Damage caused by flash floods in Leh and Uttarakhand regions could have been minimised or averted had their respective state governments put in place warning systems to alert citizens of impending disasters which were predicted by IPCC report.
The IPCC fourth assessment report released in early 2007 warned of precisely such climate impacts, say Climate Revolution Initiative.
The group, which runs an awareness campaign on climate change using India's Right to Information (RTI) act, released today RTI replies filed by environment ministry which show they never issued any advisory or note of warning to state governments or the public regarding extreme weather events or climate anomalies.
“The government has acted irresponsibly to scientific warnings on climate change,” says Manu Sharma, founder of the group. “Rather than working to prevent such disasters, the government chose to attack the science behind the predictions.”
Last month DRDO’s lab in Leh, the Defence Institute for High Altitude Research (DIHAR) found that the flash floods in Leh were linked with climate change. DIHAR was tasked to look into the causes of Leh floods as the region is a cold desert with only around 100 mm of annual rainfall.
The scientists at DIHAR led by director Sashi Bala analysed weather data and found multiple climate anomalies such as increased snowfall, prolonged winters and phenomenon of bright sunshine in June and July months.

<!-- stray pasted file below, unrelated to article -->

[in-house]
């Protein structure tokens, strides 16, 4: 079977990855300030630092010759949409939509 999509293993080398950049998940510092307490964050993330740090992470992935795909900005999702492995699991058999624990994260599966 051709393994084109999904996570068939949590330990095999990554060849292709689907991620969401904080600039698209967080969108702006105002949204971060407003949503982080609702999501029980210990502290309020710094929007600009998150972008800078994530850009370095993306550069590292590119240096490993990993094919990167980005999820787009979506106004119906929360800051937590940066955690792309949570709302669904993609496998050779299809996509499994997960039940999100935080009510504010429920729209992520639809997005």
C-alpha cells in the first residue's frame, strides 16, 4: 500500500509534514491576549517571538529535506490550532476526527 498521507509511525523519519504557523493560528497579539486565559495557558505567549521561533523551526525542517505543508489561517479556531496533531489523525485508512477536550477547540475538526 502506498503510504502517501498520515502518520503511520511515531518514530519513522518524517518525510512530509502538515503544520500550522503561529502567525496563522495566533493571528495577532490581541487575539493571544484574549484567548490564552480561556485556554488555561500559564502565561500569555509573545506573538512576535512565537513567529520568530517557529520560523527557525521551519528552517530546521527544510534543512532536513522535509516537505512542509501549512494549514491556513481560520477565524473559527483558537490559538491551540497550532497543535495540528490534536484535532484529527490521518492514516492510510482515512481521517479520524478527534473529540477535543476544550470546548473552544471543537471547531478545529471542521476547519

But isn’t it conventional thinking in scientific circles that no single climate event can be attributed to manmade climate change?
“Yes, but that notion is fast changing”, says Sharma. At a recent conference on climate change attribution organised by US National Oceanic and Atmospheric Administration (NOAA), scientists proposed that the opposite should be true. They argued that all climate disaster events should be assumed to have link with climate change until evidence surfaces to the contrary.
The sheer growing incidence of climate disasters worldwide overwhelmingly supports this claim. The number of disasters occurring in the last 30 years is four times the number in previous 75. The increase in number of climate disasters worldwide from 1950 is around ten-fold today.
This year itself, world has seen a string of unprecedented climate disasters from heat waves and forest fires in Russia; to floods and landslides in China; to floods in Pakistan; and, breaking up of a massive glacier in Greenland.
Then we have India’s own cloudbursts at Leh and Uttarakhand as well as droughts in Bihar and subsequent flooding in Gandak river. All of this is in line with what the IPCC reports have predicted.